Wednesday, May 25, 2016

DHS-OIG: TSA Oversight of National Passenger Rail System Security (Report)

DHS OIG HIGHLIGHTS
TSA Oversight of National Passenger Rail System Security


Photo by Andrew Harrer/Bloomberg/Getty Images

Why We Did This Audit
We conducted this audit to determine the extent to which the Transportation Security Administration (TSA) has the policies, processes, and oversight measures to improve security at the National Railroad Passenger Corporation (Amtrak).

What We Found
TSA has limited regulatory oversight processes to strengthen passenger security at Amtrak because the component has not fully implemented all requirements from Public Law 110–53, Implementing Recommendations of the 9/11 Commission Act of 2007 (9/11 Act). Federal regulations require Amtrak to appoint a rail security coordinator and report significant security concerns to TSA. Although the 9/11 Act requires TSA to establish additional passenger rail regulations, the component has not fully implemented those regulations. Specifically, TSA has not issued regulations to assign rail carriers to high-risk tiers; established a rail training program; and conducted security background checks of frontline rail employees. In the absence of formal regulations, TSA relies on outreach programs, voluntary initiatives, and recommended measures to assess and improve rail security for Amtrak.

TSA attributes the delays in implementing the rail security requirements from the 9/11 Act primarily to the complex Federal rulemaking process. Although the rulemaking process can be lengthy, TSA has not prioritized the need to implement these rail security requirements. This is evident from TSA’s inability to satisfy these requirements more than 8 years after the legislation was passed.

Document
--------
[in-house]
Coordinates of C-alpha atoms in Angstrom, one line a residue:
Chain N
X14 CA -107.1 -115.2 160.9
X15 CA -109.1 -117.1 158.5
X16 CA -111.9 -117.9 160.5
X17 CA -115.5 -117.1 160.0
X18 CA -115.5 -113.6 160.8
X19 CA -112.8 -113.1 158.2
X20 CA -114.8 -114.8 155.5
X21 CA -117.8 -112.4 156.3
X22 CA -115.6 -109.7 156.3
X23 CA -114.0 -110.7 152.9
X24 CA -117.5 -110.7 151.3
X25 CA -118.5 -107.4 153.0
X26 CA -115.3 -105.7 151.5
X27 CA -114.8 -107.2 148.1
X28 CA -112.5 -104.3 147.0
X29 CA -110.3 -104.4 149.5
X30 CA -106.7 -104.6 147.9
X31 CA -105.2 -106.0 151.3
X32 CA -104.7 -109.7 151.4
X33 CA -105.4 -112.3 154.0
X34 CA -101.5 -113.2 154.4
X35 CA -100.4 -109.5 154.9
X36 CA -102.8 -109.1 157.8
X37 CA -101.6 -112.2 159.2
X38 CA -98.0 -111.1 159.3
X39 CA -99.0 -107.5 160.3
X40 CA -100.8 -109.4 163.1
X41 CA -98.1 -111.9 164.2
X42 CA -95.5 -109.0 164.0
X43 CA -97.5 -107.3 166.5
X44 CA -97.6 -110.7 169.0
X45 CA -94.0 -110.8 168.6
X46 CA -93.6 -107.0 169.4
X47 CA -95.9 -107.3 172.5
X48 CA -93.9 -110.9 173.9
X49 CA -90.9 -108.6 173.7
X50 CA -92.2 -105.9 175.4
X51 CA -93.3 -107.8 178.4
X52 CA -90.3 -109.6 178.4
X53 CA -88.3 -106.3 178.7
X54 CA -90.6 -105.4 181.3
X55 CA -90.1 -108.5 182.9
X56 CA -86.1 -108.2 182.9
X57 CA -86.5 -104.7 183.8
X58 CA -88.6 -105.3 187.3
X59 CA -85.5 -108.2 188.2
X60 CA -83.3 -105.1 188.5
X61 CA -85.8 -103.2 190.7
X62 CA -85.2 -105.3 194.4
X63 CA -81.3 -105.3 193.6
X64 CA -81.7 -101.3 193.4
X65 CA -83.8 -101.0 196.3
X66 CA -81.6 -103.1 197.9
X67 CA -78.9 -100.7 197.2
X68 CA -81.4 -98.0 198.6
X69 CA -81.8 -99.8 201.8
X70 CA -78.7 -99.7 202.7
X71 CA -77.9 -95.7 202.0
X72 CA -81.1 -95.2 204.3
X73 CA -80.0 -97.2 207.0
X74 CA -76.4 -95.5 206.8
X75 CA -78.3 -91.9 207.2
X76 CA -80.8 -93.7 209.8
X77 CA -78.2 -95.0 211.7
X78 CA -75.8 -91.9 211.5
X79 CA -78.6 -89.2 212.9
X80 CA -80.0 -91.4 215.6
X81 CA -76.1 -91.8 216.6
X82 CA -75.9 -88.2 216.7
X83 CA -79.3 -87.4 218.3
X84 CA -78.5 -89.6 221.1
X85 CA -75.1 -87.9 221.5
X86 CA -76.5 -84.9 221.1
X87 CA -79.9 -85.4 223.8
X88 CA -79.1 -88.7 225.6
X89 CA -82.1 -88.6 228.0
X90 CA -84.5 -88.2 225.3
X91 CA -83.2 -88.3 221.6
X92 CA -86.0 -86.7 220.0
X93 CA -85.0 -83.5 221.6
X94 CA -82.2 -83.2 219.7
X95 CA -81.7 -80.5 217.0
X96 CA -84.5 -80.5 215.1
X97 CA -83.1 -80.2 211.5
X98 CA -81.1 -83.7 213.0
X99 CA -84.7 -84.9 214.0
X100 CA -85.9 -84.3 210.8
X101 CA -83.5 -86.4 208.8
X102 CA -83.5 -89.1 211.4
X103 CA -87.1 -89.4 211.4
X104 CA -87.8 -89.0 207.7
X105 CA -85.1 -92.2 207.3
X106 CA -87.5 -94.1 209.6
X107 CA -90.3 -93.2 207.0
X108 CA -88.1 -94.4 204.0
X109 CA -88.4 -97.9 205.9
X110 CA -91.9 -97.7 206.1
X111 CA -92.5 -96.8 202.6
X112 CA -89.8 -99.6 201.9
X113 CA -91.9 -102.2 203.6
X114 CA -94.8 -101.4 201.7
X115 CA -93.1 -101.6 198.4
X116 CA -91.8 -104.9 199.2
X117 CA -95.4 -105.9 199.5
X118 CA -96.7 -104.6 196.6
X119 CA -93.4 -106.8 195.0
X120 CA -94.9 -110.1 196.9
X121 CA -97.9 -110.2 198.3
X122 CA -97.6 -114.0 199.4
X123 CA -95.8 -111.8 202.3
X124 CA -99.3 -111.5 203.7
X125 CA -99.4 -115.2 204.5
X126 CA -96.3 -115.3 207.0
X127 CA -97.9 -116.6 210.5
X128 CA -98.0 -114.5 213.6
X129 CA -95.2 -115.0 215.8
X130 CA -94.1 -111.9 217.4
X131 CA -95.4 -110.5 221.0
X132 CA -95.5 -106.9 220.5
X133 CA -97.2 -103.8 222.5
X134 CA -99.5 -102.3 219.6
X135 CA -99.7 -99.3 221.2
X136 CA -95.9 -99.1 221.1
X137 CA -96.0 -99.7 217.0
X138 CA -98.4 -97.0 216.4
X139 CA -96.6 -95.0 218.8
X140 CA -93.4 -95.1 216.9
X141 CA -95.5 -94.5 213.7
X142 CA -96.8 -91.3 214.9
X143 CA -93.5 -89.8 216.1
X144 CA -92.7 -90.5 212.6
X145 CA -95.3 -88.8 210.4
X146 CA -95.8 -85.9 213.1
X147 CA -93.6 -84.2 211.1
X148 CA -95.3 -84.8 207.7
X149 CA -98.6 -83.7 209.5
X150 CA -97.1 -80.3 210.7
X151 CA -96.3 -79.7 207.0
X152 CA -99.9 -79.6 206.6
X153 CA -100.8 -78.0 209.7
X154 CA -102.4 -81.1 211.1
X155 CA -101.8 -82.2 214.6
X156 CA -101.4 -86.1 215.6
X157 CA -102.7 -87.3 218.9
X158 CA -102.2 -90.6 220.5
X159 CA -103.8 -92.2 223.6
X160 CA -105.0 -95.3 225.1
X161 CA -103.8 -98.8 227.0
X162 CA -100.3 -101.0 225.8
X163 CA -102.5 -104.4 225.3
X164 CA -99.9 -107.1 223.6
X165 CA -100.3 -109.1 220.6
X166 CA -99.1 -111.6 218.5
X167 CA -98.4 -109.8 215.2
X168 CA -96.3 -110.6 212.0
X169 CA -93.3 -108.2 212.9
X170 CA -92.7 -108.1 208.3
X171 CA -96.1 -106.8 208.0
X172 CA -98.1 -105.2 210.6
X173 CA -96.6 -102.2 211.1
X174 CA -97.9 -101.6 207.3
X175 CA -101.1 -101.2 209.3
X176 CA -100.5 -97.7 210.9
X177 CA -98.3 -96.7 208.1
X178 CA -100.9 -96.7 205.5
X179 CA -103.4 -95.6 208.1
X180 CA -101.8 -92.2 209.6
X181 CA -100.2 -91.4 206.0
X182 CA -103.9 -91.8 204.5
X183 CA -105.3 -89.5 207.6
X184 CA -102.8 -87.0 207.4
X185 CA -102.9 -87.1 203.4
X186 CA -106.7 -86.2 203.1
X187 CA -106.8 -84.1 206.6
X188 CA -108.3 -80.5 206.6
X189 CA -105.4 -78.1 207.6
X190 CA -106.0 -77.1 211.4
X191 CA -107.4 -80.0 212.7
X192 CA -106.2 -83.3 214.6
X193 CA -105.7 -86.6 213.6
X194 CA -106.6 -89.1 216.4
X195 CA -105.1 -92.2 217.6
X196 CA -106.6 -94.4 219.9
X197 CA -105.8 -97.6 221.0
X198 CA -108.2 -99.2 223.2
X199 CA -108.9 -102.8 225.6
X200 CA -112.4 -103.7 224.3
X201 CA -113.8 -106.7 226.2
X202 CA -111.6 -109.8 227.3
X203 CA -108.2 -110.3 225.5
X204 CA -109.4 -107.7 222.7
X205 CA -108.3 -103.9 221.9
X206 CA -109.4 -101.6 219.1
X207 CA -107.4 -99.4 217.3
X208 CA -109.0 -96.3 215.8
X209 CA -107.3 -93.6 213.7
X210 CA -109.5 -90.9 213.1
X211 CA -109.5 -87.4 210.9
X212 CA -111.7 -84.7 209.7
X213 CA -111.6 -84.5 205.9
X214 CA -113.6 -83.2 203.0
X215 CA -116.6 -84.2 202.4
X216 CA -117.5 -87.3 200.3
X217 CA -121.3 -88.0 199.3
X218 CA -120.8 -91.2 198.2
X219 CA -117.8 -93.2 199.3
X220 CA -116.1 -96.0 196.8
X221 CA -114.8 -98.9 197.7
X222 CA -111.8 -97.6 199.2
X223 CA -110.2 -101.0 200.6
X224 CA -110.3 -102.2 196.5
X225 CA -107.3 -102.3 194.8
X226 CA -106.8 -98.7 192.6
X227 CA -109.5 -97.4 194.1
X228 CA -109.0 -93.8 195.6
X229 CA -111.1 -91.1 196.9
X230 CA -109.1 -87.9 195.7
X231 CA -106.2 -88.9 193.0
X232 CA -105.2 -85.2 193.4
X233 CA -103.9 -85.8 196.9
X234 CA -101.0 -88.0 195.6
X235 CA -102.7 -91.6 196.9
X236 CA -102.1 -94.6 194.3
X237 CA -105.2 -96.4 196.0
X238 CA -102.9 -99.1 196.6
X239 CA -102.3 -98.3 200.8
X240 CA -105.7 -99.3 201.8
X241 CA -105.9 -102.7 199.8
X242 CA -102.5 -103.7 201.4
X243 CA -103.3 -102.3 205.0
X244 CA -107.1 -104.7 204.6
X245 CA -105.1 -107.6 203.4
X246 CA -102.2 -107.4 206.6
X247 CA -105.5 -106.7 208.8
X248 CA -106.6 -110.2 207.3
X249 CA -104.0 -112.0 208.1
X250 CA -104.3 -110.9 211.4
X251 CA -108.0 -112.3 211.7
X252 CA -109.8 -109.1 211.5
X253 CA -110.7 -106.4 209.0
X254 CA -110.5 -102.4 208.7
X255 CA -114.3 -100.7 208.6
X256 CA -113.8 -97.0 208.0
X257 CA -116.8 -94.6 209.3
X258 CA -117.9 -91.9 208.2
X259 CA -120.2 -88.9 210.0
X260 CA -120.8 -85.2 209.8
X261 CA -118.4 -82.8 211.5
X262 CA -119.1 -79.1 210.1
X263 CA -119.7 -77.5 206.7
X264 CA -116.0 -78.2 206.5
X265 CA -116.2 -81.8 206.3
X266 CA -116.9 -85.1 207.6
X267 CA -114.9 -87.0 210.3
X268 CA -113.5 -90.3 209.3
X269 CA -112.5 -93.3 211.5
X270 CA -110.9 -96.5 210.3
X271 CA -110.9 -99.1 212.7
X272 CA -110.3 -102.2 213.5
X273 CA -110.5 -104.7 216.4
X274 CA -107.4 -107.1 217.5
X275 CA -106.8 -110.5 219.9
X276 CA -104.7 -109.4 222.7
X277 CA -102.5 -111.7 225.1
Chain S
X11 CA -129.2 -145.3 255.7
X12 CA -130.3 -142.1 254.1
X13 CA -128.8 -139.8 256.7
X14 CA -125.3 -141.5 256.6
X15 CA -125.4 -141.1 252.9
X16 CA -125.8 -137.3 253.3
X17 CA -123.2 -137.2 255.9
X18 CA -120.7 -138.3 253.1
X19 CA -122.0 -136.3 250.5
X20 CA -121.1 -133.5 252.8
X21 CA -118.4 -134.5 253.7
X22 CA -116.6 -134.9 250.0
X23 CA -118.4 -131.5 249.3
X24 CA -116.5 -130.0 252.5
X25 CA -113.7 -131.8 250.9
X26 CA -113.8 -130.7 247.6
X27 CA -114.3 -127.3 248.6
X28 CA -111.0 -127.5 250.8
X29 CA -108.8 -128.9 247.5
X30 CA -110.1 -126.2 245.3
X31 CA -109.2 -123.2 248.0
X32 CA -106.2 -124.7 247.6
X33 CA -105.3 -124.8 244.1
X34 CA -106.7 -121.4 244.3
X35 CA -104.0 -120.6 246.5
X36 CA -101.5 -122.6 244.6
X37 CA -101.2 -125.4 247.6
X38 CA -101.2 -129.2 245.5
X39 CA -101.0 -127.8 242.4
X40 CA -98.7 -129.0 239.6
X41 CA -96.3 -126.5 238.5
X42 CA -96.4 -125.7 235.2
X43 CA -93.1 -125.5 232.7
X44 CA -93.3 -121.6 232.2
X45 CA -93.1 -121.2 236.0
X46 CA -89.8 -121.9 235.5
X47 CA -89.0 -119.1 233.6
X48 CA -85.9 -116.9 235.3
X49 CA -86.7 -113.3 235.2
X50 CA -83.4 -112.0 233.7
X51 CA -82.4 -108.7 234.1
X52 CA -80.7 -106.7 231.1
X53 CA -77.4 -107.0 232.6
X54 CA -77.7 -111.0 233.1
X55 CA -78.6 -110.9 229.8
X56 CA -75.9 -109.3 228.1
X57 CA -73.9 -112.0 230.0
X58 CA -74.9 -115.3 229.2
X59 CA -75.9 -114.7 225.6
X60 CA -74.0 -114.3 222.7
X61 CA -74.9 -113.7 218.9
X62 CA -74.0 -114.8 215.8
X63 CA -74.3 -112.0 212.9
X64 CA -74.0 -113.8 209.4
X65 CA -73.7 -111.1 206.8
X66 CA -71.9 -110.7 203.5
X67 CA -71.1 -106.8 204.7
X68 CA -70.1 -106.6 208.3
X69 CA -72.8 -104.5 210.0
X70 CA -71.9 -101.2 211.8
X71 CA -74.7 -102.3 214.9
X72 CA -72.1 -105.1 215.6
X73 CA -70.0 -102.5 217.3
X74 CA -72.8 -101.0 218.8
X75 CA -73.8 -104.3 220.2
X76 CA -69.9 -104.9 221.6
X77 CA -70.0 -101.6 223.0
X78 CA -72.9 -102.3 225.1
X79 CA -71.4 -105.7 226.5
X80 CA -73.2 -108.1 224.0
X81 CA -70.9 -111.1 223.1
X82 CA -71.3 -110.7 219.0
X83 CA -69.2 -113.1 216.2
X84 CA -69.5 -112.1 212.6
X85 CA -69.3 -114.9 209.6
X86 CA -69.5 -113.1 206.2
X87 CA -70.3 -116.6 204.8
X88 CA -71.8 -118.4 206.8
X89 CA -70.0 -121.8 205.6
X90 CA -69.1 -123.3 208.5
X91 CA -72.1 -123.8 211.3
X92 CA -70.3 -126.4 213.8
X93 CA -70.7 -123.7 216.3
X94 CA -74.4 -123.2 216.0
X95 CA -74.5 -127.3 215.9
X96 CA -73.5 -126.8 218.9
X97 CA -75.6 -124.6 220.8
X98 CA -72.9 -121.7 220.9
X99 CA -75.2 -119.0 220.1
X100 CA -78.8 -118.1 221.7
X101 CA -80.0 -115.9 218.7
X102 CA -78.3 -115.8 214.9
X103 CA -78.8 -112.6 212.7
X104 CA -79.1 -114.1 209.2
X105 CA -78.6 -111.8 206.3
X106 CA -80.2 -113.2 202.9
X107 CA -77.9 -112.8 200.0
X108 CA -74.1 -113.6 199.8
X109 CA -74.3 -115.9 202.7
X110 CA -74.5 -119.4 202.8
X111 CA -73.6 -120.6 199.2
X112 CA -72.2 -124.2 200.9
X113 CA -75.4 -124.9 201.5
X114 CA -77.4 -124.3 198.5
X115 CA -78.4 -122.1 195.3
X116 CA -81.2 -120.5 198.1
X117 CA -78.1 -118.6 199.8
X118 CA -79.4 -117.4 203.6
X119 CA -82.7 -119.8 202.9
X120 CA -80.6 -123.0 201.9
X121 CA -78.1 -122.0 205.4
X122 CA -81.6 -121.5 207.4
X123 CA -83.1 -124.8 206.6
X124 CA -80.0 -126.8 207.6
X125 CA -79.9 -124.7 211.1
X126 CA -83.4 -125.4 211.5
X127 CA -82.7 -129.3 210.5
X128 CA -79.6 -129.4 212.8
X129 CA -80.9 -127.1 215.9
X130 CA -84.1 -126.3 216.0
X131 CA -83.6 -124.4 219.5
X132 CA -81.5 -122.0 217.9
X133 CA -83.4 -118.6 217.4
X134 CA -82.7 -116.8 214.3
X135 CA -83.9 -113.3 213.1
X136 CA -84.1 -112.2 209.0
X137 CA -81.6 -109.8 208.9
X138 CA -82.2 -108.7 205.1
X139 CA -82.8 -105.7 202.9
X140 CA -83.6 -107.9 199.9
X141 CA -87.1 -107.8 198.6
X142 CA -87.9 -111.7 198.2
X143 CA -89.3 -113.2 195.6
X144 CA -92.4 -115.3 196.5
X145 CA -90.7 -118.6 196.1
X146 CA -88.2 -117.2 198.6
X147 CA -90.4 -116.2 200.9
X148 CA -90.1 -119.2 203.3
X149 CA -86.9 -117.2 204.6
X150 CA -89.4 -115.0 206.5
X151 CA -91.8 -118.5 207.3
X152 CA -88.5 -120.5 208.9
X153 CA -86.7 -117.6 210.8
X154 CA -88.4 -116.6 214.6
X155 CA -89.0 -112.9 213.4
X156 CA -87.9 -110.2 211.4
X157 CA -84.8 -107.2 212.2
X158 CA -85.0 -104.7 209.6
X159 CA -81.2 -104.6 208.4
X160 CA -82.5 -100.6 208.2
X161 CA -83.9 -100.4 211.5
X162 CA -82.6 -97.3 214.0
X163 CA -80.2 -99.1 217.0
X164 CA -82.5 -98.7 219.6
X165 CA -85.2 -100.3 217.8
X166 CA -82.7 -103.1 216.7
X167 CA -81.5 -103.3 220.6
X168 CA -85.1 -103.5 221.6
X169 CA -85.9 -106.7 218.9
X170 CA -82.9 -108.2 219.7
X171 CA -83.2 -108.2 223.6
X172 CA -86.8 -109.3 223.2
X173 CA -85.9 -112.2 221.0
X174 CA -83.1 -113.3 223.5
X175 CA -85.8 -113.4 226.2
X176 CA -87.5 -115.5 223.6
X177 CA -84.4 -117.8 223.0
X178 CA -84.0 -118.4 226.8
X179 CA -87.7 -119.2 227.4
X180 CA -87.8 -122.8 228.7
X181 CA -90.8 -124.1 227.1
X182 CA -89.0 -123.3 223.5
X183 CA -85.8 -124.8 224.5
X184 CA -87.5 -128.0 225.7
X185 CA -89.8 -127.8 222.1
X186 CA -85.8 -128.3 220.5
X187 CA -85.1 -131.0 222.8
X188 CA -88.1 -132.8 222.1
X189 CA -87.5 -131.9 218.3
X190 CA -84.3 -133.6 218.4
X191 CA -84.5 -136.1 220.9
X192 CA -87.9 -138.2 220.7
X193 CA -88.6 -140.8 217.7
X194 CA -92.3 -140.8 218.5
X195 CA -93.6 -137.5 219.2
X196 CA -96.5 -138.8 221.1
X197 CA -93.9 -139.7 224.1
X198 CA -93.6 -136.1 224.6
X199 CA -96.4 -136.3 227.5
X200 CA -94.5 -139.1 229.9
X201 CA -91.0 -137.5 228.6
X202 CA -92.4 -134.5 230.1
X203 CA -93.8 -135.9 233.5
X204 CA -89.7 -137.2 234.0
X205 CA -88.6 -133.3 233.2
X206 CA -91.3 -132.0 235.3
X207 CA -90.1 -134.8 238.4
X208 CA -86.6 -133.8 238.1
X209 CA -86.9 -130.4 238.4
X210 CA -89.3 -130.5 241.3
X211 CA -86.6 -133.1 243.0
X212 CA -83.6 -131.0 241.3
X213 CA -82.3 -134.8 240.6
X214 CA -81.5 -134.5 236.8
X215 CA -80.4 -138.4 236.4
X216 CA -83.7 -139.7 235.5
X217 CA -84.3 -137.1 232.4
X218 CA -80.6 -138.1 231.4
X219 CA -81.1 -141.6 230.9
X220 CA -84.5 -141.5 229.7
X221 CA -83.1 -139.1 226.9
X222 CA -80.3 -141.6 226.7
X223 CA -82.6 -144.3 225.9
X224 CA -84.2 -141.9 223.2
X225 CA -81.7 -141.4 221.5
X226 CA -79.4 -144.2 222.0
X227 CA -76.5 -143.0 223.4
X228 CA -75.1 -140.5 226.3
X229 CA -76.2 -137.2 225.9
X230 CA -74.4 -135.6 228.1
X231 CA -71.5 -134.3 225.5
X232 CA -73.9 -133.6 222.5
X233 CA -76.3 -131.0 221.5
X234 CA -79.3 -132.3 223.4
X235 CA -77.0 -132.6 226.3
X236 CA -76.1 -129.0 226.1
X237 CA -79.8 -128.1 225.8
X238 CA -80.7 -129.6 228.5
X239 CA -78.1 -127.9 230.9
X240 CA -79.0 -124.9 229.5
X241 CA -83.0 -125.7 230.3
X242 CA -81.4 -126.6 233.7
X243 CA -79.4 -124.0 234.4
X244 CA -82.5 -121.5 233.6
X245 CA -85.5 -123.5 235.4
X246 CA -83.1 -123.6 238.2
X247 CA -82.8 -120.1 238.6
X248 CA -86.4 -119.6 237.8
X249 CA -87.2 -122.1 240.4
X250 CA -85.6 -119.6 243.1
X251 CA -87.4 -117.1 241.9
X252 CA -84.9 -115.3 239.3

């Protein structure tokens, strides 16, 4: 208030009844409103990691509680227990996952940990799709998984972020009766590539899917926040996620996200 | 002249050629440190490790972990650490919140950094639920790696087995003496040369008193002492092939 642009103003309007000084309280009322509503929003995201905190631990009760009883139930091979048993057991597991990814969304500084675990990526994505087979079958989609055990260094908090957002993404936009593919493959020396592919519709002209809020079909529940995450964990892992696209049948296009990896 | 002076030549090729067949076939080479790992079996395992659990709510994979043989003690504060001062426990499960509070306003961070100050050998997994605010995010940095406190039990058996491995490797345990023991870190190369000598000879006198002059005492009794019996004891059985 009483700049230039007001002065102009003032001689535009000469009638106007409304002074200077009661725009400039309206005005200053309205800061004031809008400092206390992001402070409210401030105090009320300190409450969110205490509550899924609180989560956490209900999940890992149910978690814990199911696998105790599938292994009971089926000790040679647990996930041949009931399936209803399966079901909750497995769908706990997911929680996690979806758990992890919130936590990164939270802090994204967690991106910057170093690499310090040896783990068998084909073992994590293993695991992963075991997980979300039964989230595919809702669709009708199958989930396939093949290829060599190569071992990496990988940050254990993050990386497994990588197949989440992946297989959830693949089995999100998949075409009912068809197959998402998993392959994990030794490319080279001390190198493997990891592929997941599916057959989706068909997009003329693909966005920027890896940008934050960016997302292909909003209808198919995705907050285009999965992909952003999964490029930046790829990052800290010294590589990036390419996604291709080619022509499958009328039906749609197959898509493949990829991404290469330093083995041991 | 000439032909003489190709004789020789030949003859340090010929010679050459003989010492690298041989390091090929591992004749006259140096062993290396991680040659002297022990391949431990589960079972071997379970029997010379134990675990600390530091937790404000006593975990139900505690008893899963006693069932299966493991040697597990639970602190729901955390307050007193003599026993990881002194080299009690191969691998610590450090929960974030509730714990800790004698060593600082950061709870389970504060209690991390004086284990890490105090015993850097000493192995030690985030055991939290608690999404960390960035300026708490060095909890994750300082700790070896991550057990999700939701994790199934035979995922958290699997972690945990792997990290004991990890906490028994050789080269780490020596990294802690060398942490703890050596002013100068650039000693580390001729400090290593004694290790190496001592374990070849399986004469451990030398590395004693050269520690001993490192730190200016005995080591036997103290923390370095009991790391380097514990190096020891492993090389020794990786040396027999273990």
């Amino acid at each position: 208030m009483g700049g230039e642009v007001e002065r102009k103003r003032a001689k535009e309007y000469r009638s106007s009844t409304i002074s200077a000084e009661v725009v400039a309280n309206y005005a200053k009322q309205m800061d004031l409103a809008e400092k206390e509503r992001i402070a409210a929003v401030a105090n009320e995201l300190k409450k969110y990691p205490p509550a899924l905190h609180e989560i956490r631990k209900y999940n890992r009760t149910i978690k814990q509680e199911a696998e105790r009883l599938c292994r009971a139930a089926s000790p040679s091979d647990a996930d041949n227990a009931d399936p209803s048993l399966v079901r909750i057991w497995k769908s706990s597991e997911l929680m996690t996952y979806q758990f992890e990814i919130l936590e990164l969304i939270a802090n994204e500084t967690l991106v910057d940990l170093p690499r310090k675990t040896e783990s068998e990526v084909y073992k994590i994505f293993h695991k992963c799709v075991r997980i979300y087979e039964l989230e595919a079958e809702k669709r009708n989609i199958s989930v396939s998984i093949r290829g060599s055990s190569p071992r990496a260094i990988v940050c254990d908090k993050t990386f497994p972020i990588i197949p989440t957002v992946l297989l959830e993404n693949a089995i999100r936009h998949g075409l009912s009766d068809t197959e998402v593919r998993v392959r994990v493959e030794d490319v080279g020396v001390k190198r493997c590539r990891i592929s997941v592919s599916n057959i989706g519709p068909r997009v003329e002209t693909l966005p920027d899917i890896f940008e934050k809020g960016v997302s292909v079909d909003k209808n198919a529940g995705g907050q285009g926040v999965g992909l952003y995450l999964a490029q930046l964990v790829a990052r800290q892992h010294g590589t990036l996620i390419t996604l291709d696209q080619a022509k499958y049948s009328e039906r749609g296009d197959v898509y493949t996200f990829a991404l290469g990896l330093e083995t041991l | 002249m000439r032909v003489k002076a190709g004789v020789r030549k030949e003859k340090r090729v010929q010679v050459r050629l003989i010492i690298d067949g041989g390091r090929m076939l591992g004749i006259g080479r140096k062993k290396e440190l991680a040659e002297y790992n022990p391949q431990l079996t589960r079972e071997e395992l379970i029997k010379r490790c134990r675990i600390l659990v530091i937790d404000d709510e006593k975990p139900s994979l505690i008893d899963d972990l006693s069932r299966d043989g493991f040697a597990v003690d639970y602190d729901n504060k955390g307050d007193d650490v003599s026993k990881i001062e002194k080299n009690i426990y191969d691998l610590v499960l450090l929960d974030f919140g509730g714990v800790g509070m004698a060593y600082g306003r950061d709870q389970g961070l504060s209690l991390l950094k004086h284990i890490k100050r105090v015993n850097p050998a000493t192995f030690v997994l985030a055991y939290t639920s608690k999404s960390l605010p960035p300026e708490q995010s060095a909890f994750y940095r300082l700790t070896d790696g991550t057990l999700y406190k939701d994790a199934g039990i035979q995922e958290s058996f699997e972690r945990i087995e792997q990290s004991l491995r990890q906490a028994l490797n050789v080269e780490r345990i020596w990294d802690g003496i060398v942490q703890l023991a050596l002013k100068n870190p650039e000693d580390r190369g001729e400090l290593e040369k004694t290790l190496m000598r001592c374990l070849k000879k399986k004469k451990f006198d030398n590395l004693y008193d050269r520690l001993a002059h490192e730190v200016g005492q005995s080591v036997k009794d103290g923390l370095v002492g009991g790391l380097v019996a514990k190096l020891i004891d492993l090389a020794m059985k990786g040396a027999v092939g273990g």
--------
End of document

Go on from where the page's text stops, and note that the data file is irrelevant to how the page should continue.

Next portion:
Without fully implementing and enforcing the requirements from the 9/11 Act, TSA’s ability to strengthen passenger rail security may be diminished. The absence of regulations also impacts TSA’s ability to require Amtrak to make security improvements that may prevent or deter acts of terrorism. 

What We Recommend
We made two recommendations to DHS and TSA to implement rail security requirements from the 9/11 Act. When implemented, these recommendations should strengthen the effectiveness of passenger rail security.
Recommendation 1: We recommend that the TSA Administrator ensure TSA develops and adheres to a detailed, formal milestone plan to deliver the remaining 9/11 Act Notices of Proposed Rulemaking to DHS.
Recommendation 2: We recommend that the DHS General Counsel effectively coordinate with the Office of Management and Budget (OMB) to expedite the implementation of the remaining passenger rail requirements of the 9/11 Act.

Conclusion
Although voluntary initiatives assist TSA in identifying potential security vulnerabilities, they do not replace the need to implement regulatory requirements. TSA’s reliance on voluntary initiatives has led to a reduced urgency in implementing the outstanding rail security requirements from the 9/11 Act. The lack of enforceable regulations diminishes TSA’s ability to strengthen security for Amtrak and other passenger rail carriers. This deficiency also prevents TSA from requiring Amtrak to make security improvements that may prevent or deter acts of terrorism.  

DHS Response
DHS concurred with the recommendations. 

For Further Information:
Contact our Office of Public Affairs at (202) 254-4100, or email us at DHS-OIG.OfficePublicAffairs@oig.dhs.gov




(Source: https://www.oig.dhs.gov/assets/Mgmt/2016/OIG-16-91-May16.pdf)

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